Wednesday, 15 August 2007

The psychology of voice

I've had one or two chances to experiment with voice recently - for example, at the last two Sloodle meetings (one of which is pictured here) and during a couple of quick sessions in the SL Hacienda.

In general I'd say that there are still a lot of teething troubles, partly to do with the infrastructure and partly to do with us end-users not having our kit set up correctly! As a result, using voice at the moment tends to end up being something of a disappointment. More often than not people switch back to chat after a few minutes of not being able to hear properly - or one ends up with a nasty kind of dual conversation, some in voice, some in chat.

I'm sure it'll get better... and on at least one occasion the sound quality of voice has been very, very good - so this is not intended to be critical of how things are developing. Just stating the obvious really.

But what I want to do in this post is to take a step back from the current practicalities and think about what voice does to the SL experience in more general terms. Of course, I can only write from a personal perspective - YMMV and I'd be interested in people's thoughts on what I say below.

What I want to suggest is that, for me at least, the use of voice vs. chat is fairly heavily wrapped up in the psychology of the SL experience.

In psychological terms something odd happens when one goes into SL. There is a sense in which one becomes one's avatar. Yes, I know that sounds odd but that's what I think is happening. I guess that is part of the reason why people find it so easy to blog as their avatar, send emails as their avatar, and so on.

For me, this is one of the key features of the SL experience.

In passing, it occurs to me that maybe it's the case that those people that don't 'get' SL are those who don't feel comfortable getting caught up in this act of 'becoming their avatar'?

Now, this 'becoming the avatar' is easy to do in chat mode - because chat is very much disembodied from the physical person. In SL it is very easy to become something that one isn't in RL - and chat doesn't prevent that happening because chat carries very little of the visual or aural clues that indicate who the RL person is.

For example, you'd have to know me pretty well to tell that you were really interacting with Andy Powell purely from my style of 'chat' - and even if you did know me that well I reckon I could still hide my identity from you if I really wanted to by changing the way I chatted.

Voice takes that away. Voice makes it much harder to become something that one isn't - to become someone else in-world. I'm not particularly referring to the extreme cases here. A RL man becoming a SL woman for example - though I don't hold anything against those that want to do that kind of thing.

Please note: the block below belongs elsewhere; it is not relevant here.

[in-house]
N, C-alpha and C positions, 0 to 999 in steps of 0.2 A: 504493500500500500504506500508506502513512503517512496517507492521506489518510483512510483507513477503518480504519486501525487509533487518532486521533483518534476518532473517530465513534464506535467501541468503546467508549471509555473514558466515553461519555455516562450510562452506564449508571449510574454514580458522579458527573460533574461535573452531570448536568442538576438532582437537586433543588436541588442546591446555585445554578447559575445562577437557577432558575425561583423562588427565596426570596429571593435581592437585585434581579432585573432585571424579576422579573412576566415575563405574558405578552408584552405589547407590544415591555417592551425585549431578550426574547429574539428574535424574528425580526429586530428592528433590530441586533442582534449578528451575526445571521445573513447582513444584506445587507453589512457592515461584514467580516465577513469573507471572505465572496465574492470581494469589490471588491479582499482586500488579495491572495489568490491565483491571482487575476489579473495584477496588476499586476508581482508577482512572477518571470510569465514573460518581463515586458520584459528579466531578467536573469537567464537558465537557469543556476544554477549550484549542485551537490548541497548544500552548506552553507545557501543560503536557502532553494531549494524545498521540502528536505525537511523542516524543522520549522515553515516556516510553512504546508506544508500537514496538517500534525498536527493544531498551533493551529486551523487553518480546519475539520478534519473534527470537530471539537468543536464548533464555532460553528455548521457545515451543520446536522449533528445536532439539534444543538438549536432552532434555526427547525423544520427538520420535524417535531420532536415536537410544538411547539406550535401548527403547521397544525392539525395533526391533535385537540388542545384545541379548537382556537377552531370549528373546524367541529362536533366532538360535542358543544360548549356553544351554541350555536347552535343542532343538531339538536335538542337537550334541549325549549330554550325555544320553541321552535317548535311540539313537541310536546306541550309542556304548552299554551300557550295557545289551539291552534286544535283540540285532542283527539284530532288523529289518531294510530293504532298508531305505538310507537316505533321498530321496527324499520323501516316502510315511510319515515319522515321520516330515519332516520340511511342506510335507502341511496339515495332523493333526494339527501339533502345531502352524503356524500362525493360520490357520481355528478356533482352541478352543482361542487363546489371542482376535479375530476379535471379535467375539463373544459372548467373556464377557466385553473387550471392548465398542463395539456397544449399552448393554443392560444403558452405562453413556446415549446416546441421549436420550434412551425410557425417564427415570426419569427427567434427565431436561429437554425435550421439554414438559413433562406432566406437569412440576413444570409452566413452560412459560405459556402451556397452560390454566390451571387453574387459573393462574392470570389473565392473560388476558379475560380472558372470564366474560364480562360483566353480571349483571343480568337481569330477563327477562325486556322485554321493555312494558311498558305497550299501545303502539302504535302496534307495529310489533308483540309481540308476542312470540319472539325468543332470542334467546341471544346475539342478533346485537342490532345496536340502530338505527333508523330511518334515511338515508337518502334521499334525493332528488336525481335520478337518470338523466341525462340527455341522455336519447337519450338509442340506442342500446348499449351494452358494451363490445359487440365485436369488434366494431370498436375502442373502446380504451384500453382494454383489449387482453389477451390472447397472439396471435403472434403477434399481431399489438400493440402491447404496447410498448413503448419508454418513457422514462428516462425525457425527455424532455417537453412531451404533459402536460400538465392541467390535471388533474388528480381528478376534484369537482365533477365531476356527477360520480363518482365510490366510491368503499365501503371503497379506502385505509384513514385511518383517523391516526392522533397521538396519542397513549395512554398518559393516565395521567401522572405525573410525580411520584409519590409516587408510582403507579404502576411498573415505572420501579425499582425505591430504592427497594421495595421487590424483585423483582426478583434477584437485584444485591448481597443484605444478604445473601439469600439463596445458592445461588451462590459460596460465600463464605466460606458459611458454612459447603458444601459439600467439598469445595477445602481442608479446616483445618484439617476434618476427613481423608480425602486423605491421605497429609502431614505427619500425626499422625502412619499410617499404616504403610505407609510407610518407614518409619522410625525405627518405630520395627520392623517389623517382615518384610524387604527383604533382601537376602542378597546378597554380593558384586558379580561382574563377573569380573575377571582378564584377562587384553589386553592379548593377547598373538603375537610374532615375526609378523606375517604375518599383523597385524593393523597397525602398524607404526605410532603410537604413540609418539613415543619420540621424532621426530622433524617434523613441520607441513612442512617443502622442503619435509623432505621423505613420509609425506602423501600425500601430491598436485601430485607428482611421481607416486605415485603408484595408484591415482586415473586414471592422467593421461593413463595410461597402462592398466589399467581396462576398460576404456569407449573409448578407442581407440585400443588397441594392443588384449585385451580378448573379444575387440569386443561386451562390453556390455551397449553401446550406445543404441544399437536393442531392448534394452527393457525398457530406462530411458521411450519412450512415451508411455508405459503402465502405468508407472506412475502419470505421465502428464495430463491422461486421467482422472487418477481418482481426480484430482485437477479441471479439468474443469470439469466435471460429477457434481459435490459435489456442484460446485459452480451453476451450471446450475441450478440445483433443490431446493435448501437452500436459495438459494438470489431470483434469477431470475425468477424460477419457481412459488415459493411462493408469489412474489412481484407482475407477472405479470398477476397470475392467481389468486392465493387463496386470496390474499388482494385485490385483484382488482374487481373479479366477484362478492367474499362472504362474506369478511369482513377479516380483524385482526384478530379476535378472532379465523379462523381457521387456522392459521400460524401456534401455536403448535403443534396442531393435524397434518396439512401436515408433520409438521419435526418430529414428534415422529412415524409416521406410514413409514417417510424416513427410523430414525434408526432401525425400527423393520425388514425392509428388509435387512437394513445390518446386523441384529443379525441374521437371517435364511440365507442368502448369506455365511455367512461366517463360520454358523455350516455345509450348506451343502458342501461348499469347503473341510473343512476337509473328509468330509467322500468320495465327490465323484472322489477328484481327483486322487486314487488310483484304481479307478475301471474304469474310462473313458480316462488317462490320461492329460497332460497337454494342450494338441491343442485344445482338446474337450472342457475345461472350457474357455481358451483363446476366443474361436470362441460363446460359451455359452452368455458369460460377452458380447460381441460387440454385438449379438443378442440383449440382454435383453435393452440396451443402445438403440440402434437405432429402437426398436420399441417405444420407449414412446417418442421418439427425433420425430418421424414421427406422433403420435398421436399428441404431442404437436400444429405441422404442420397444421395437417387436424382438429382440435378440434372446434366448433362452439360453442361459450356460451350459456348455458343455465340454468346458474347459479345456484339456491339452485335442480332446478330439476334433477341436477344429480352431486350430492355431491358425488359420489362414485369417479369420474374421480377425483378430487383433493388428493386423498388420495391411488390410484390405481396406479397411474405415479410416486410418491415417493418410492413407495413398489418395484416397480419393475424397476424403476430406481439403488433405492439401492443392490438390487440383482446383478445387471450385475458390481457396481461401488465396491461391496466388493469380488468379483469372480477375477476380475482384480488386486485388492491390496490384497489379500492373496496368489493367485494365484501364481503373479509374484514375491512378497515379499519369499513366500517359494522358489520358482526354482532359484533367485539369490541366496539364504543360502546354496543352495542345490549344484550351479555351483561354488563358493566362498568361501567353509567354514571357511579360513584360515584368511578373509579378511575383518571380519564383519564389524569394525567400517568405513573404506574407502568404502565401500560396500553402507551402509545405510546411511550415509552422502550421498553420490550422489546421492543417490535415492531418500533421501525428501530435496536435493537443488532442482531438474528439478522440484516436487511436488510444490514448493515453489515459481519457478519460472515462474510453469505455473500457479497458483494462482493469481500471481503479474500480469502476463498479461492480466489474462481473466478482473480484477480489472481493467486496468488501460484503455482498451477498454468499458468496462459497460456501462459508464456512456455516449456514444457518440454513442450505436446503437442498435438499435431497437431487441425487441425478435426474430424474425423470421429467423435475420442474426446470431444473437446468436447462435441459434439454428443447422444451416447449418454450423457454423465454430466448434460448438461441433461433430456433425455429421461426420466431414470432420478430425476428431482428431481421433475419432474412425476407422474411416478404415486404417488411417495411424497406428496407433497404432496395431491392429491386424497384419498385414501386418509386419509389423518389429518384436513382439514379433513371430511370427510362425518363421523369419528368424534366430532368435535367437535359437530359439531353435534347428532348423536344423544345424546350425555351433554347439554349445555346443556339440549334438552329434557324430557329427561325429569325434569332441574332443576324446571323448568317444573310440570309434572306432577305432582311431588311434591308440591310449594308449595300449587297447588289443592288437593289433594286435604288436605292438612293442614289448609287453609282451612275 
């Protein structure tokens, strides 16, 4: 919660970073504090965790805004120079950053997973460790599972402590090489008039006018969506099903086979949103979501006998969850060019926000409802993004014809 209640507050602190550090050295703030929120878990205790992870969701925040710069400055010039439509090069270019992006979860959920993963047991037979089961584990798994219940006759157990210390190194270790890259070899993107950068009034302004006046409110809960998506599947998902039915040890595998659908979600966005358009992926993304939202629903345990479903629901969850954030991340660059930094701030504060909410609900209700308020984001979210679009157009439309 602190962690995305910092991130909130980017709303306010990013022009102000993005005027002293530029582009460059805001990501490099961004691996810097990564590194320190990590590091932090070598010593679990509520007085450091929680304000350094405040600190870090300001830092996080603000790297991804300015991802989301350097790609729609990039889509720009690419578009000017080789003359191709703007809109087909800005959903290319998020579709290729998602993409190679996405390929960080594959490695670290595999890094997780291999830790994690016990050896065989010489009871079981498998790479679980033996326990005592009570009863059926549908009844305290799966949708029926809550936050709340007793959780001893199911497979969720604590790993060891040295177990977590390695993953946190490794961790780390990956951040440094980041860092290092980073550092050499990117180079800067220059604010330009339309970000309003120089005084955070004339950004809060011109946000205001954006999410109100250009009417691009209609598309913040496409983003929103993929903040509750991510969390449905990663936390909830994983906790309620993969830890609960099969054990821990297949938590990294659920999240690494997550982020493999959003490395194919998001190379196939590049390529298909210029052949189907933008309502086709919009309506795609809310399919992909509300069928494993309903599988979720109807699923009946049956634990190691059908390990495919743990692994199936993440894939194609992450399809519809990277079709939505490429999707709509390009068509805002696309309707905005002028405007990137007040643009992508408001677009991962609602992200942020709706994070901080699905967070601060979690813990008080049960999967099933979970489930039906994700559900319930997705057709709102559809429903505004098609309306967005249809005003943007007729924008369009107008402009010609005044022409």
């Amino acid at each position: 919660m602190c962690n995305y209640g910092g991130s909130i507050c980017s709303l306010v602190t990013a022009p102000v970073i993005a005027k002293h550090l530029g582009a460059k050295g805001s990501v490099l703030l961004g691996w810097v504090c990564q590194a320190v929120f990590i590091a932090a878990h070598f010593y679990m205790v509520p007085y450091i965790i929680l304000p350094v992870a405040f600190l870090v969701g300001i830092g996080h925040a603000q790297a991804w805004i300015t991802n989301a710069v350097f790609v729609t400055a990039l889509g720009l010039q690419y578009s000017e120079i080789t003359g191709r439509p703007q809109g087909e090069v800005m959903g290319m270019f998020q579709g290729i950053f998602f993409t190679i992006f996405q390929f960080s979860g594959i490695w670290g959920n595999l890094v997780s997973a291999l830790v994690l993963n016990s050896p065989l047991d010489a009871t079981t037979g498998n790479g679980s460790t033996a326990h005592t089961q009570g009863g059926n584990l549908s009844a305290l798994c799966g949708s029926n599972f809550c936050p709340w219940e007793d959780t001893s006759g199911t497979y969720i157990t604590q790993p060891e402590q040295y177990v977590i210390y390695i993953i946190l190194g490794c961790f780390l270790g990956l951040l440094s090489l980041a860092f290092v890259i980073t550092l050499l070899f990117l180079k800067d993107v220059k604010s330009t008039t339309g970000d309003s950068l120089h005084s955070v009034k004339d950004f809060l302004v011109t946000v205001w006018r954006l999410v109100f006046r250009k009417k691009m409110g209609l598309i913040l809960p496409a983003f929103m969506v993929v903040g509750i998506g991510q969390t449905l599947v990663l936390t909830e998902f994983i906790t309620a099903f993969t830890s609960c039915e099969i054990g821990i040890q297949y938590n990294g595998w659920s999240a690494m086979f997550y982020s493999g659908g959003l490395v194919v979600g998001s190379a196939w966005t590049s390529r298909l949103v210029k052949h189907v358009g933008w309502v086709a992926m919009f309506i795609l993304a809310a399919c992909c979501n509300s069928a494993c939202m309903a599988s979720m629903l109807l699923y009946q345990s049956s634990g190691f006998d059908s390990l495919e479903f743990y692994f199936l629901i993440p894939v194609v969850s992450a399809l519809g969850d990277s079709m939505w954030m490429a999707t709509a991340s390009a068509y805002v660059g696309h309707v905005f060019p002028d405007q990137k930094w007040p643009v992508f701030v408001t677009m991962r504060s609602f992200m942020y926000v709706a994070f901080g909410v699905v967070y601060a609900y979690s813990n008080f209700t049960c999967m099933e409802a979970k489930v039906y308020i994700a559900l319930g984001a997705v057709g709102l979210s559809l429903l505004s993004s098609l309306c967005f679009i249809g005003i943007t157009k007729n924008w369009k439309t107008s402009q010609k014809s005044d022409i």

I mean something very mundane. I mean that I can't become Art Fossett so easily if I am speaking with Andy Powell's voice.

Similarly, I can't believe so readily in the SL avatars that I'm interacting with if I'm very obviously listening to a person that I know in the real world.

In previous posts I've noted that some people's reaction to SL is along the lines of "given that we are all just looking at the chat log, why don't we go and simply use IRC instead?" and I've tried, not particularly convincingly, to refute that view by saying that there is something that sets a SL chat session apart from an IRC chat session - that there is some point to having chat sessions in-world.

Unfortunately, for me so far, the addition of voice destroys much of what makes SL so attractive - or at least, that is my initial impression. When I'm in a voice conversation with someone in-world, my first instinct is to think "why aren't I just on the phone to this person - I know exactly who they are" - the SL aspect becomes irrelevant. Worse in fact - it gets in the way.

I really hope this feeling goes away because, now that it's here, I don't see voice disappearing again and I don't see how we're going to avoid a situation in which it becomes the default mode for many/most in-world meetings.

So, for now, I'm waiting to see what happens to the technology and, more importantly, how my own attitude to it changes over time. I'm keeping my fingers crossed that I get used to it!

1 comment:

Kathryn Greenhill said...

First time I skyped with someone I was working with on a project in SL, I spoke to him, and then went back into SL and hung out with his av. It was like I was talking to a different friend about a conversation I'd just had with someone else. Dissociative stuff.

Hope our chat hasn't affected the relationship between Emerald and Art.I wonder whether strict role playing sims will spring up - where A/S/L is totally banned? Not sure how I'd feel using voice on Renaisance Island or in Caledon.

And yes, it is Emerald, not Kathryn who joined the AllianceSecondLife google group with her own gmail account.